HS2 landscape design to restore Midlands heritage hotspot

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Landscape designs by HS2 show how an area around the River Cole in Warwickshire, identified as a Heritage Hotspot, can be transformed

Two HS2 viaducts will be constructed near Coleshill, and the landscape around them will create new public spaces with footpaths and cycleways allowing people to enjoy and better understand their local heritage.

The area has a rich history, including a medieval deer park, the Tudor Coleshill Manor and the expansive Elizabethan garden which HS2 archaeologists recently uncovered.

Natural habitats will also be created for local wildlife, and access to water will create opportunities for fishing and walks around the river.

The current viaduct designs allow for space to provide a ‘nature-led’ realignment of the river, increasing its biodiversity and to provide flood compensation areas.

Habitats and ponds will create new homes for amphibians, dragonflies, otters, great crested newts, reptiles and badgers, which will all benefit from these new ecological features.

New integrated designs for the structures include reducing the height of the western viaduct from 10m to 4m, which results in a 36% reduction in materials being used and a 26% reduction in the viaduct’s carbon footprint.

Changing the girder from concrete to steel also brings environmental benefits, including reducing the use of materials and the construction time, with 97% of the steel coming from recycled sources.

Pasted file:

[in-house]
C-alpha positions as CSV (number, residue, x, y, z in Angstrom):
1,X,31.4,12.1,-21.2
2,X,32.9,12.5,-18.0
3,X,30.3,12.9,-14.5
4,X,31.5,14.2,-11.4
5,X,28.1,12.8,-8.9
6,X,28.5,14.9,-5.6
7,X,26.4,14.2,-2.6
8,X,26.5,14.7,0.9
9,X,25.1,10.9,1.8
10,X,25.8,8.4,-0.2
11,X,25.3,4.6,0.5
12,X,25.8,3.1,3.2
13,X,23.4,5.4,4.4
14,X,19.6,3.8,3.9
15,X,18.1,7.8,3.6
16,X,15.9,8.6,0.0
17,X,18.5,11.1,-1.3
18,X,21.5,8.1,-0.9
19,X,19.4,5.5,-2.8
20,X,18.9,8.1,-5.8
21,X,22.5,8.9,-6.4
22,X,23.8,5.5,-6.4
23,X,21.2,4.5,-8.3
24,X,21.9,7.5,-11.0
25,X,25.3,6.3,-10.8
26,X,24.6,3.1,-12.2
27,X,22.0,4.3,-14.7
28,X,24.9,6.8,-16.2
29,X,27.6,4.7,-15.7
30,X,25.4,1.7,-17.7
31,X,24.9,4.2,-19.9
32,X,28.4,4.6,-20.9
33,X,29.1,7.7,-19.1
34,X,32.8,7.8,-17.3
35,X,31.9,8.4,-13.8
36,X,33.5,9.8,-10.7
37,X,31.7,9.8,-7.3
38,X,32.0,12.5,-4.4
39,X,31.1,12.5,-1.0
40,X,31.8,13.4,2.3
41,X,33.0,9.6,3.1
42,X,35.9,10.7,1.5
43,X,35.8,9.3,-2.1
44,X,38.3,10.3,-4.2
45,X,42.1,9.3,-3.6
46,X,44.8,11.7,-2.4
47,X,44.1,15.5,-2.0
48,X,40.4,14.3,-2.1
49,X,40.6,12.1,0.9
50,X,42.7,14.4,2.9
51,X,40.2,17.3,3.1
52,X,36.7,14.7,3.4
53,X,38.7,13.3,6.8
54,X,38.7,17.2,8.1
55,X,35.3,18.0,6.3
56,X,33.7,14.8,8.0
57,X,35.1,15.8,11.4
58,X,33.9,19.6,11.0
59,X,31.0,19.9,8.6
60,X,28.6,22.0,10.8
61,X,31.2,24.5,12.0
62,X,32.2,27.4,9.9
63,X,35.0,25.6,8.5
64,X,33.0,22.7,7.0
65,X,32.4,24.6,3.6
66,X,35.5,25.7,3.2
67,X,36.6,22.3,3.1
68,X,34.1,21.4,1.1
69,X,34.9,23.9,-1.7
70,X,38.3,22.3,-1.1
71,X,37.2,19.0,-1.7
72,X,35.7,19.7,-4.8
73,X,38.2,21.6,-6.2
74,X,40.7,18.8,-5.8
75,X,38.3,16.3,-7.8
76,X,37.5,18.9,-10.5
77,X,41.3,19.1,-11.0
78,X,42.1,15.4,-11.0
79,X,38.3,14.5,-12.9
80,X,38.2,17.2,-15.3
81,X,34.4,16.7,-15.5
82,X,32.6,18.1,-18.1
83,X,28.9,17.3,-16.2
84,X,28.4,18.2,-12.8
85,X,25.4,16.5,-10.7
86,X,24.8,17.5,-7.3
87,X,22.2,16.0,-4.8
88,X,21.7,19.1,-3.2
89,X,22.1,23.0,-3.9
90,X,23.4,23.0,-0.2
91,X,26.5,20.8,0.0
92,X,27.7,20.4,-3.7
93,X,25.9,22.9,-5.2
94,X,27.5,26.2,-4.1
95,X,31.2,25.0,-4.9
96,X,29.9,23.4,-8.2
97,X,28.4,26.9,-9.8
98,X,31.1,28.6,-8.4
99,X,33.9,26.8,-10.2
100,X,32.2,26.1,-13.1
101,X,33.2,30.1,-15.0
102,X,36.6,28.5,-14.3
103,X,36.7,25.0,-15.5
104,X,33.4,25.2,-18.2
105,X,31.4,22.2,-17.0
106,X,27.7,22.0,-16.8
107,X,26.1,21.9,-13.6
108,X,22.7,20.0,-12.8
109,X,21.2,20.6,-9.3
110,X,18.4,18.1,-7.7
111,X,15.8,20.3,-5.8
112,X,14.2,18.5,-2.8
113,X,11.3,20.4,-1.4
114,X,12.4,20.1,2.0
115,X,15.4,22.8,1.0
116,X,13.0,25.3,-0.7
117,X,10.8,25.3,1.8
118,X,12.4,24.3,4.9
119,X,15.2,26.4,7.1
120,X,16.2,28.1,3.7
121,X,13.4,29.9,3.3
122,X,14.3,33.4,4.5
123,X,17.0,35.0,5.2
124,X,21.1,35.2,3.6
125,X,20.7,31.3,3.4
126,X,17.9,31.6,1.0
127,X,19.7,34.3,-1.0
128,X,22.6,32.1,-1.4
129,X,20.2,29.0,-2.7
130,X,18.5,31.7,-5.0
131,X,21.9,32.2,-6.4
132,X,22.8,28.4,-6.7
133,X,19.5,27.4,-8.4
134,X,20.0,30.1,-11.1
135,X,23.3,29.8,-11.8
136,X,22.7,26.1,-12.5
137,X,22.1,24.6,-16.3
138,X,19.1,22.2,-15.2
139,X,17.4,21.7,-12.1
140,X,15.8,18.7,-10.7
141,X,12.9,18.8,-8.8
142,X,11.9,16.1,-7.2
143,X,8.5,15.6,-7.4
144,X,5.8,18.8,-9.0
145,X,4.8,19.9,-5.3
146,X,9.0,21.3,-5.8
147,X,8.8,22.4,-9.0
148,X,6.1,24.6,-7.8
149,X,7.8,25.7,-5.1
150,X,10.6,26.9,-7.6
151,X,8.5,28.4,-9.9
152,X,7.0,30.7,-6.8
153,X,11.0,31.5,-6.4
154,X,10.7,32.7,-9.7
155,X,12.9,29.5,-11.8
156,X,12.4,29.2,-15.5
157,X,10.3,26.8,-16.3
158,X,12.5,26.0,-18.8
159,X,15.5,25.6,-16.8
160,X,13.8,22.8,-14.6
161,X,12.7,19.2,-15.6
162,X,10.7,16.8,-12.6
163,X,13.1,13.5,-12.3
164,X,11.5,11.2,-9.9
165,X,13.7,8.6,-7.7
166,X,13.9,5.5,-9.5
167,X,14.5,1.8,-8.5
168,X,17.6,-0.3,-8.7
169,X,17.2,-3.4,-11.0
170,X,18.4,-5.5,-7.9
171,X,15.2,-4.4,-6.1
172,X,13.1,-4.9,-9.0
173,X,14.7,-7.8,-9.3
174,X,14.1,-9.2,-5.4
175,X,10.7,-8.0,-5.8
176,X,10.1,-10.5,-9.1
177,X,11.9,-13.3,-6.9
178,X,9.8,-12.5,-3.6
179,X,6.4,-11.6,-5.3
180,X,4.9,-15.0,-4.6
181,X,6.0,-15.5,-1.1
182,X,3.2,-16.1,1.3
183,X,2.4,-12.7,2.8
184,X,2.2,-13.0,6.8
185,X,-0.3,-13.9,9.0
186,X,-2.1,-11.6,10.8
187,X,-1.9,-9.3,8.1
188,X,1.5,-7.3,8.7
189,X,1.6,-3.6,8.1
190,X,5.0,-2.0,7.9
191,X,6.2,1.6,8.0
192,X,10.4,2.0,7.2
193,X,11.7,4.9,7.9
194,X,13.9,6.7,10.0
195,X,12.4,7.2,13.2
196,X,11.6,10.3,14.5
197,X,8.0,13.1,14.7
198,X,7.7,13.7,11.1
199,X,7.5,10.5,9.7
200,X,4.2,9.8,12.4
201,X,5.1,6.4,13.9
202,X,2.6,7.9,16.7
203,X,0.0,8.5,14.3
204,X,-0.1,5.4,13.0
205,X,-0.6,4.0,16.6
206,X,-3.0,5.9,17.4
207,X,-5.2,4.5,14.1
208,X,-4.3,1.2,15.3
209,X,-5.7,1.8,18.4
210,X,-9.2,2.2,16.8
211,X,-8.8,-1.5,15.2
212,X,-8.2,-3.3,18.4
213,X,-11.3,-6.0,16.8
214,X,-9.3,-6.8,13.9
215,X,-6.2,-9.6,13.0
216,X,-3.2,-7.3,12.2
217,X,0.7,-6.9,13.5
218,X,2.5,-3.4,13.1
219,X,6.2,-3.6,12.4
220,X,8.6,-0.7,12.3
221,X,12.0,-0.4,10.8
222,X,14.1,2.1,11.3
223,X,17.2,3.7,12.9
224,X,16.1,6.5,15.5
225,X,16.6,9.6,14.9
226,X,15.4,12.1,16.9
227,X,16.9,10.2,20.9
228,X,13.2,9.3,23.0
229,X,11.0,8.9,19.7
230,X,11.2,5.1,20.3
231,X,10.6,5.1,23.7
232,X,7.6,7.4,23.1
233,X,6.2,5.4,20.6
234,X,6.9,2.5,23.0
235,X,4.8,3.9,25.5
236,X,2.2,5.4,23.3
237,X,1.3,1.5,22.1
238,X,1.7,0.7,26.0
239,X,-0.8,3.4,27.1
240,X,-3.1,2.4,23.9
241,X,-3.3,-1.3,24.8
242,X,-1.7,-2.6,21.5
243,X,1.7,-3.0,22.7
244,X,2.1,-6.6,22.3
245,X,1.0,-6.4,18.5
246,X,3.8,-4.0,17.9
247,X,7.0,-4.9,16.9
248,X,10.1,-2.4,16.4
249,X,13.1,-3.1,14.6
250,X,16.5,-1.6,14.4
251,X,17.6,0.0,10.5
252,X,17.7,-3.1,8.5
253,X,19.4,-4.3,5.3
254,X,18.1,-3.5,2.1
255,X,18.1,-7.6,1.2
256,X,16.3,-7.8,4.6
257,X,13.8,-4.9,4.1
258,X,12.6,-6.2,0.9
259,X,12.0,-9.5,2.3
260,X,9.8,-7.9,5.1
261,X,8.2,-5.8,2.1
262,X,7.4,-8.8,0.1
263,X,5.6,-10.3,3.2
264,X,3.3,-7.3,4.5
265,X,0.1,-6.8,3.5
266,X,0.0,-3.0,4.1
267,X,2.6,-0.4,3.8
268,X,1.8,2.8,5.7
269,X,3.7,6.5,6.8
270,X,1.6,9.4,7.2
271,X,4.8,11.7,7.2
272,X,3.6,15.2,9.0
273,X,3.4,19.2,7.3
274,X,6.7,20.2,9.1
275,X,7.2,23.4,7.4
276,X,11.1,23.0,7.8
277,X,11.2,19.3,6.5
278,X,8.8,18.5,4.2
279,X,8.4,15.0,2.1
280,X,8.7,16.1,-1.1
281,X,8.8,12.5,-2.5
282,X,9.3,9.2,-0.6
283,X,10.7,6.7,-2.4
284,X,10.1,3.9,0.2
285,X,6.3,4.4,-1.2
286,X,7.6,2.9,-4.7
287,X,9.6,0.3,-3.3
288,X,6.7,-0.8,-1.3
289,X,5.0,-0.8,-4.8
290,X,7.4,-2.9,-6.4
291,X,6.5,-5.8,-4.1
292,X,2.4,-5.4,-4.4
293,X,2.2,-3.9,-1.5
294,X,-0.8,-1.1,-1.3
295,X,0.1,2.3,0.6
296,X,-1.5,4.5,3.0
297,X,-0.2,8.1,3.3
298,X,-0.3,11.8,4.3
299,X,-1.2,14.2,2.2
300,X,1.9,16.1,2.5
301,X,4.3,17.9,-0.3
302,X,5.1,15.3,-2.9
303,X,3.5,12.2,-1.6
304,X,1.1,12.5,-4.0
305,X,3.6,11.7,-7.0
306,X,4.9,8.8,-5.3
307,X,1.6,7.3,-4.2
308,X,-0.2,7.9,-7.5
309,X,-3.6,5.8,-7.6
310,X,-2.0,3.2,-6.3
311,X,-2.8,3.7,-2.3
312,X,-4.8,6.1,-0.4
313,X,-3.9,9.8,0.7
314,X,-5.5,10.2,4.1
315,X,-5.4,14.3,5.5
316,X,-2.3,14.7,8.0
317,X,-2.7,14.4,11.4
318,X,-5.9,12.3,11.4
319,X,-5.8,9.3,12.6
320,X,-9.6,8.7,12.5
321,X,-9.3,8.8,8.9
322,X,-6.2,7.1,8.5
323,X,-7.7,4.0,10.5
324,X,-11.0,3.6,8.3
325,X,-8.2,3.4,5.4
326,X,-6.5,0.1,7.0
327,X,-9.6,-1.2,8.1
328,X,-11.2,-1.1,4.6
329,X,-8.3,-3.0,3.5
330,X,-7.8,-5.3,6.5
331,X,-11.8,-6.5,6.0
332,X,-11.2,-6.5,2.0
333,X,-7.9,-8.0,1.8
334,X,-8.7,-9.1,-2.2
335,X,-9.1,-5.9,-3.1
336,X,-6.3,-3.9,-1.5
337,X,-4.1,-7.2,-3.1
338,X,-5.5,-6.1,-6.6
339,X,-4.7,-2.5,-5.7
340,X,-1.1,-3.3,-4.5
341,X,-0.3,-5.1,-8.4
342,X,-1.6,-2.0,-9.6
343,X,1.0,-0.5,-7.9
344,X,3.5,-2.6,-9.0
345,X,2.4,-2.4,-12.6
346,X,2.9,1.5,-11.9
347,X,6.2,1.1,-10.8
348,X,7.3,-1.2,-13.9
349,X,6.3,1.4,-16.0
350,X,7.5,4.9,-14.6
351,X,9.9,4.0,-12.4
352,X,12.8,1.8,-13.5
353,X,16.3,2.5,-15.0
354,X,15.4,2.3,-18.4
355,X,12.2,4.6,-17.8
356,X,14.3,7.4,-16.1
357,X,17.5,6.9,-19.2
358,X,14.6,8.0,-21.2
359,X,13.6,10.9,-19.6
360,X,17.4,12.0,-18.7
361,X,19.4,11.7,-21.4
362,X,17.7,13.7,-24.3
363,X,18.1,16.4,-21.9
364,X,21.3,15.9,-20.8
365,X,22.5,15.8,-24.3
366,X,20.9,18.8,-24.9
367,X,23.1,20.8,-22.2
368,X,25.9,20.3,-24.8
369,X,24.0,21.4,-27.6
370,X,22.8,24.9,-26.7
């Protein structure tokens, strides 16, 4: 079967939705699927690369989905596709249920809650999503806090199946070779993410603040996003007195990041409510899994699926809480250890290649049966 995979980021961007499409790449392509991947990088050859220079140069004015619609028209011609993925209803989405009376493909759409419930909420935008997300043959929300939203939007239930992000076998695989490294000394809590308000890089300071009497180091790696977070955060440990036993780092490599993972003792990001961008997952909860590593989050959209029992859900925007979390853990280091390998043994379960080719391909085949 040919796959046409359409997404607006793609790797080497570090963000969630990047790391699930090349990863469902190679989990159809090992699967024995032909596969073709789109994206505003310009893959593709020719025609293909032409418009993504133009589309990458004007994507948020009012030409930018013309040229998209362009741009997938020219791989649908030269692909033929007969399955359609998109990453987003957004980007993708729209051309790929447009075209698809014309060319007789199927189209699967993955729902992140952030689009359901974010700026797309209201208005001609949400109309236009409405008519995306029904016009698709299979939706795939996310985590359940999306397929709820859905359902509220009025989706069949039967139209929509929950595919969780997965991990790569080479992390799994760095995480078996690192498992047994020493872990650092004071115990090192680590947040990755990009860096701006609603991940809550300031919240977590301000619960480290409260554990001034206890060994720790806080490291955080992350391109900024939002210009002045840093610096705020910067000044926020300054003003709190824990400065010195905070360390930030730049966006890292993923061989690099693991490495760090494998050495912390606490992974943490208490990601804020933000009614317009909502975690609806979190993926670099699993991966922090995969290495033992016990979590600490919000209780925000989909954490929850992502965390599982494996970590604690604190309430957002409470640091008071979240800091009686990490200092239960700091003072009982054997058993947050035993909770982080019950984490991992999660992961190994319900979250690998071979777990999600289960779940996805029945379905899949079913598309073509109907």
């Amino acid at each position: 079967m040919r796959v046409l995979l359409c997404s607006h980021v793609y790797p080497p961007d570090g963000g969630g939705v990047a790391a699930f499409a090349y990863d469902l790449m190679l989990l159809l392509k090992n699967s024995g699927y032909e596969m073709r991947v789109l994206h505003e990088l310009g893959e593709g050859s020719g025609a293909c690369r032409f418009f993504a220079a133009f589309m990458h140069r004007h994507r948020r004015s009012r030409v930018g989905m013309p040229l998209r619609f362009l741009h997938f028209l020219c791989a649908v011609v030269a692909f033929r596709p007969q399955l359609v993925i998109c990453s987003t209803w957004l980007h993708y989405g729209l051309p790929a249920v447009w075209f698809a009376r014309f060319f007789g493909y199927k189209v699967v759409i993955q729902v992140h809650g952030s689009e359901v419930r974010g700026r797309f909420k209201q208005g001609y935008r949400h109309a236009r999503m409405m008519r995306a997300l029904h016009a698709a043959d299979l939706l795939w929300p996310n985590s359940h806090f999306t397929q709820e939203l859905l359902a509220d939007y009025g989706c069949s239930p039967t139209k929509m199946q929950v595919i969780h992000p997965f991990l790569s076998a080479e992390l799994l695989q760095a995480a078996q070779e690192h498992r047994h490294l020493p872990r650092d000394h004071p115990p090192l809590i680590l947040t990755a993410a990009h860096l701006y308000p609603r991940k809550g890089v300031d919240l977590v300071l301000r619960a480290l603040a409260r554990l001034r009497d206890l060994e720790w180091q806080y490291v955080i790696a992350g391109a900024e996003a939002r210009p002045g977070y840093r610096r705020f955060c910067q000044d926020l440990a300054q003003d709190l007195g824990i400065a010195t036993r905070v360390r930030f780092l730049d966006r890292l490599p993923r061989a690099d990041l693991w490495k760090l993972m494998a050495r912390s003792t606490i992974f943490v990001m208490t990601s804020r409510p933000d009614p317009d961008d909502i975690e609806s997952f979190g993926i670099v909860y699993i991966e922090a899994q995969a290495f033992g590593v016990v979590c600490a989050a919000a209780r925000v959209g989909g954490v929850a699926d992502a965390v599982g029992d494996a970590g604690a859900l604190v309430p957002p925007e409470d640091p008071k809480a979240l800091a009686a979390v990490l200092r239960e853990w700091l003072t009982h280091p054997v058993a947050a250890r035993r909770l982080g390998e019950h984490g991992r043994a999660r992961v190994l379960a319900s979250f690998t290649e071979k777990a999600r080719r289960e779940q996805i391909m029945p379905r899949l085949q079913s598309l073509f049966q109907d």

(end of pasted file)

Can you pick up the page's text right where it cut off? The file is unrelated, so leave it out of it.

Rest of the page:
North of the viaducts, embankments around the existing Coleshill Manor will be planted with woodlands designed to complement existing vegetation. Accessible new green spaces will enrich the existing estate by taking inspiration from the parkland landscape setting of Coleshill Manor.

The design will highlight the historical and ecological make-up of the site and links between Coleshill Manor and the river.

The section of the HS2 route where the River Cole viaducts are located is known as the Delta Junction, a triangular section of line where the HS2 route curves west towards Birmingham and runs north towards Crewe and beyond.

The River Cole West and River Cole East Viaducts curve away from the northbound route, bringing HS2 passengers into the heart of Birmingham at the city’s Curzon Street Station.

The design joint venture working for Balfour Beatty VINCI JV (BBV) on these proposals consists of global consultancies Mott MacDonald and Systra together with architects Weston Williamson + Partners.

Creating the opportunity for new space

HS2’s head of landscape design, Christoph Brintrup, said: “HS2’s enhancements to the integrated design of the viaducts and landscape in this area have made the most of the rich local history and biodiversity, creating the opportunity for fantastic new spaces for people and wildlife to enjoy.

“Our multi-functional design will enhance biodiversity, provide an inclusive, healthy and accessible landscape, and also help stitch the Delta Junction into its surrounding context.

“Our design and construction approaches aim to achieve HS2’s wider environmental commitments to reduce our carbon footprint. Most of the steel used to construct the viaducts will come from recycled sources, and we’re also pleased that design improvements have resulted in a big reduction in materials used to construct the viaducts.”

Nick McGough, BBV design joint venture lead architect, added: “This is currently a complex area, with existing motorways and railway infrastructure isolating the site.

“Our design vision will use the Delta Junction as a catalyst to integrate HS2 into the landscape by creating a harmonic relationship with the railway, the site and wider landscape through local connectivity, habitat creation and biodiversity, landscape integration and flood risk mitigation.

“In the past the river had been used for pleasure boating by the Edwardians. The arrival of HS2 means the area will once again promote travel across this landscape including the installation of new footpaths and cycle ways for local people to use.”

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